Similar to Santos and also in the oil and gas sector, Woodside was very profitable in the past but also has had declining profitability in recent years. Unless the Pluto gas expansion plans continue to experience delays, it should get back to form over the next couple of years.

Sunday, 26 June 2011

Australian Gold Stock Review

Companies included:      

ADU Adamus Resources Ltd 
CAH Catalpa Resources Ltd 
CQT Conquest Mining Ltd 
DRA Dragon Mining Ltd 
FML Focus Minerals Ltd 
IGR Integra Mining Ltd 
KCN Kingsgate Consolidated Ltd 
MML Medusa Mining Ltd 
NGF Norton Gold Fields Ltd 
NMG Noble Mineral Resources Ltd 
NST Northern Star Resources Ltd 
PRU Perseus Mining Ltd 
RMS Ramelius Resources Ltd 
RRL Regis Resources Ltd 
RSG Resolute Mining Ltd 
SAR Saracen Mineral Holdings Ltd 
SBM St Barbara Ltd 
SLR Silver Lake Resources Ltd 
TAM Tanami Gold NL 
TRY Troy Resources N L

*updated 30.06.11 - fixed shareholders equity figures for prior years*


Production forecasts are based on general information and costs are based on up-to-date figures. This comparison does not take into account the potential to reduce costs. Even if it did, I would discount it as I do not factor in reduced costs until they happen.

Companies excluded are: AGQ (insufficient data), AZM (not current producer), GOR (not current producer), GRY (not current producer), NCM (diversified production), OGC (diversified production), PIR (not current producer) and AGQ (not current producer).

From the list above, I've then generated a 'short-list' which excludes:
- insufficient margin of safety in the price (not enough value)
- high levels of debt
- too much shareholder dilution
- insufficient known production growth
- not currently cash flow positive from production
- are located in Africa (geopolitical risk)


Focus (includes planned merger)
Strong production growth potential, but high total cost per ounce. Any higher and this is off the short-list. Very high margin of safety in current price. Cash liquidity levels could be higher and it is expected to improve in the next 12 months.

Strong production growth potential and low total cost per ounce. Higher than average geopolitical risk. Good margin of safety in current price. Cash liquidity levels are a concern. Highest level of shareholder dilution in the short-list.

Strong production growth potential and exceptionally low total cost per ounce. Slightly higher geopolitical risk. Good margin of safety in current price. Very strong cash flows from operations. Almost no shareholder dilution.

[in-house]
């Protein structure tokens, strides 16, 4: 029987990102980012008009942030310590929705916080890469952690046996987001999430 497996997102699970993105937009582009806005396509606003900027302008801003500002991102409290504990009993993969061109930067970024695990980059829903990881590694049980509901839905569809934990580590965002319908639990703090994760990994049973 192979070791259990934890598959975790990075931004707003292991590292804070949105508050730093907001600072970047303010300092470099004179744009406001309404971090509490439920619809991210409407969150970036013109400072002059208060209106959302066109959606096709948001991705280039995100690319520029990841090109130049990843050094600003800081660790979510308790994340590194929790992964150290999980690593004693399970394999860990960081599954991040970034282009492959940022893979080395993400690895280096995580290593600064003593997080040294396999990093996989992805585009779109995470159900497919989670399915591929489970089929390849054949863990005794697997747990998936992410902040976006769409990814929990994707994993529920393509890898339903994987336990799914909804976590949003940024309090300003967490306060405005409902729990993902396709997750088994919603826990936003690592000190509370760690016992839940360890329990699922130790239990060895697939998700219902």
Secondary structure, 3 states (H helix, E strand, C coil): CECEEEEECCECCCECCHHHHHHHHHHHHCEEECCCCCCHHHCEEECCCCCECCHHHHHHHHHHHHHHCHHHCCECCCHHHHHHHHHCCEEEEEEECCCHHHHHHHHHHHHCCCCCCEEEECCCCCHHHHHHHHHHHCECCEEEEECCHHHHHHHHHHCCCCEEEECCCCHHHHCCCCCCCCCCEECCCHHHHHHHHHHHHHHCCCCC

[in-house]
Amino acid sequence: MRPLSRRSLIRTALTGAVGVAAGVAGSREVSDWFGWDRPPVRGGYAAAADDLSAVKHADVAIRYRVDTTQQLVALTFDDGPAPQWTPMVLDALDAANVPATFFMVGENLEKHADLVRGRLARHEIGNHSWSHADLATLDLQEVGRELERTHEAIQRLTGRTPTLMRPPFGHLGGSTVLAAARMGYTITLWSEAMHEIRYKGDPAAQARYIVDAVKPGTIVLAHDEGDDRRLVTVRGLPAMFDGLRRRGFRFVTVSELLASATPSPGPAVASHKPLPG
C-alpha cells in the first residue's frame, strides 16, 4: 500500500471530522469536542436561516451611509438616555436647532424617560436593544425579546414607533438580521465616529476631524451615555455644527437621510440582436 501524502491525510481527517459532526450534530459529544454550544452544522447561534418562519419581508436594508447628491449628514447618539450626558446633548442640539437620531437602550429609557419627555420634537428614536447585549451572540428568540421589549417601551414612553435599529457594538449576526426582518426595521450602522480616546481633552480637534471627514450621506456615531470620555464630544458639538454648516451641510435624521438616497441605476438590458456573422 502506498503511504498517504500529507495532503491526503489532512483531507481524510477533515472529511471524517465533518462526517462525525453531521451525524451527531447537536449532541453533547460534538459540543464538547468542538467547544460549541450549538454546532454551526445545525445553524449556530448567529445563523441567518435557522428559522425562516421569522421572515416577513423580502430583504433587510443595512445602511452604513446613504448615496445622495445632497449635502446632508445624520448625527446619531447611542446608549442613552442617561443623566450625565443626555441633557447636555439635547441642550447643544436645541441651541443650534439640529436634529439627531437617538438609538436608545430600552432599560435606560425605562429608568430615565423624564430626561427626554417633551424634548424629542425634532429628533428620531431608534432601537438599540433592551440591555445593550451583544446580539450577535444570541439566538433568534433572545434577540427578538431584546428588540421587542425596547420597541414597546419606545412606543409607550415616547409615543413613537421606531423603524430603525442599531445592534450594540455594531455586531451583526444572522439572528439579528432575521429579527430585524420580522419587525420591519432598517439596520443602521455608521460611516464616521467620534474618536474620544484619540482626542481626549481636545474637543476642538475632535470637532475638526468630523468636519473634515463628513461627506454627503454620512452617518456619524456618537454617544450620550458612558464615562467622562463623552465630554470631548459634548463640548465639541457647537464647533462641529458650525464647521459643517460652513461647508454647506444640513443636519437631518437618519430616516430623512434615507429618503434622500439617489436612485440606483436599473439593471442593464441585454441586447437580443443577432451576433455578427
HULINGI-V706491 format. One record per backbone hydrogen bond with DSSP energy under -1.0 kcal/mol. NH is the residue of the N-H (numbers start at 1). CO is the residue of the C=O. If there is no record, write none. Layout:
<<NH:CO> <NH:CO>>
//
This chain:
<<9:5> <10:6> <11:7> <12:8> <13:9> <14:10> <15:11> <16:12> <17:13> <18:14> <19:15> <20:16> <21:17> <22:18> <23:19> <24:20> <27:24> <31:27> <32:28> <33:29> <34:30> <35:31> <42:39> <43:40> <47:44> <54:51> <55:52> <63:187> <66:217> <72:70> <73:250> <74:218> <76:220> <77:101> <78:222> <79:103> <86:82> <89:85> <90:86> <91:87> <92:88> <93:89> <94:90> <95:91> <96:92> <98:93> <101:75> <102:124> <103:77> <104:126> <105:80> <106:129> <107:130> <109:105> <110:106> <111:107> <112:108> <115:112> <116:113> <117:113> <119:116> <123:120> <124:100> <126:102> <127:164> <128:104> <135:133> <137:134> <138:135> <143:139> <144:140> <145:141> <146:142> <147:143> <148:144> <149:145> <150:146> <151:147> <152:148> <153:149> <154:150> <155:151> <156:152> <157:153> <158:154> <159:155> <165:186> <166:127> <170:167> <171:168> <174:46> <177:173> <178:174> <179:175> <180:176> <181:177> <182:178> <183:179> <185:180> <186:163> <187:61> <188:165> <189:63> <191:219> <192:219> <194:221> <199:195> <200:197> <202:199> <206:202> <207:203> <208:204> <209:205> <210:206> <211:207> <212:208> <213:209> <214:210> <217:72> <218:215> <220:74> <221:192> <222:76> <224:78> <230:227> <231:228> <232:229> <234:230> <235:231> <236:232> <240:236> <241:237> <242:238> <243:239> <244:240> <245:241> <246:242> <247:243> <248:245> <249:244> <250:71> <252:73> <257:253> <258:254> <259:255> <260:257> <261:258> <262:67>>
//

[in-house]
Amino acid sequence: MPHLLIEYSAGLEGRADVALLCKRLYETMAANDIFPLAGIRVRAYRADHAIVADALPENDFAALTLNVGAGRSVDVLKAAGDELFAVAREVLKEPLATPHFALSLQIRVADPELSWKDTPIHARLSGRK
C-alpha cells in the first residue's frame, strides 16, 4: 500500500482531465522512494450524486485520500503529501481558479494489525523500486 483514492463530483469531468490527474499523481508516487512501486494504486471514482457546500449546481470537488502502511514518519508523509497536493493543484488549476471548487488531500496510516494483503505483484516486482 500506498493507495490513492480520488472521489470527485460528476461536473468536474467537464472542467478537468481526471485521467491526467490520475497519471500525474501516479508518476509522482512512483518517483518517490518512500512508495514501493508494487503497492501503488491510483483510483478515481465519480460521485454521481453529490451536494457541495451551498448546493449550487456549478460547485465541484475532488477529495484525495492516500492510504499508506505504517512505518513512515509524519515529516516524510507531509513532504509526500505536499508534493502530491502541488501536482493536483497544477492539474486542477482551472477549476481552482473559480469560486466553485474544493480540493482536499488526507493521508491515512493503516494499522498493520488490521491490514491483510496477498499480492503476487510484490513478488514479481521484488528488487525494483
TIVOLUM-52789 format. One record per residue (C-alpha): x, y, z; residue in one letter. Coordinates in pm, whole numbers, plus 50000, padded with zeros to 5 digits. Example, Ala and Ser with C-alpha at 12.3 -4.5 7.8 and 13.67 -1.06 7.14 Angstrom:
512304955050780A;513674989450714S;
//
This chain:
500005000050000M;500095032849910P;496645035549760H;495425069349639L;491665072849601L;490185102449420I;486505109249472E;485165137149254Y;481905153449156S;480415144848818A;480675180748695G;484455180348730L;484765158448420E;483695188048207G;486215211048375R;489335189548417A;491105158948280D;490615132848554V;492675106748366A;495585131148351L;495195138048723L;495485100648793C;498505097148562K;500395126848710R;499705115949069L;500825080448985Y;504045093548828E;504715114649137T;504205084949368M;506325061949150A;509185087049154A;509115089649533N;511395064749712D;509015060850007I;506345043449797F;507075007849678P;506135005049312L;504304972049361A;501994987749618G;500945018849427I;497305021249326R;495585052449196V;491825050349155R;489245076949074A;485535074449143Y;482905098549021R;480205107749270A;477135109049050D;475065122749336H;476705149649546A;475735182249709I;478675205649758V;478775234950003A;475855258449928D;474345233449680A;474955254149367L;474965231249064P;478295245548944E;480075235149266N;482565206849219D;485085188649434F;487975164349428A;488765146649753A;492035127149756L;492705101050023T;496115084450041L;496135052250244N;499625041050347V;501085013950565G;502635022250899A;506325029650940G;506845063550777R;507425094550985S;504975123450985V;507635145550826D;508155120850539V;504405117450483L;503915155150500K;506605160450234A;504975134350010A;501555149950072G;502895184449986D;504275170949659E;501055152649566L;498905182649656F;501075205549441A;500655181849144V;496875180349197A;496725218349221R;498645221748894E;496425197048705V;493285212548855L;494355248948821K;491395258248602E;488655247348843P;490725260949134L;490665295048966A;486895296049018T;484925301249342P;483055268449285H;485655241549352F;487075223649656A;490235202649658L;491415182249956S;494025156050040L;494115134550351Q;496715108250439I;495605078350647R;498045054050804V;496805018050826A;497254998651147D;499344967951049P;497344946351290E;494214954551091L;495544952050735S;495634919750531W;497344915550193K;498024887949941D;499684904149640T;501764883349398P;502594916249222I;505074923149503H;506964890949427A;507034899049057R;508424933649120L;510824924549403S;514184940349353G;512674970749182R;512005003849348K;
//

Good production growth potential and low total cost per ounce. Very high margin of safety in current price. Very strong cash flows from operations.

Good production growth potential, but high total cost per ounce. Very high margin of safety in current price. Good cash flows from operations. Higher levels of shareholder dilution.

St Barbara
Lower production growth potential, but high total cost per ounce. Good margin of safety in current price. Good cash flows from operations.

Silver Lake
Strong production growth potential, but high total cost per ounce. Very high margin of safety in current price. Good cash flows from operations. Lower levels of shareholder dilution.

My current positions:

Potential additions:

Thursday, 23 June 2011

ASX20 Analysis Update (XJO proxy)

Fortunately, I've had some feedback which pointed out that my Return on Equity figures did not match the Earnings Per Share and Equity figures in the table. Therefore, I'm now taking the opportunity to update the data. The information in the last post still stands and the conclusions reached do not require change. The reason for this is that the valuations were based on the Return on Equity data and not the Earnings Per Share data. The Earnings Per Share figures have been revised downwards in line with the Return on Equity.

My plan moving forward is to track and post the results as this index changes. This will be done when there is any significant changes in the values.

I also intend to add further information to the analysis such as tracking the changes of earnings forecasts.

This is an ongoing project so will involve slight adjustments from time to time to ensure that the information is as accurate as possible.

Current ASX200 (XJO): 4,500
Potential target: 5,348


And the results with flat profitability:

Current ASX200 (XJO): 4,500
Potential target: 4,631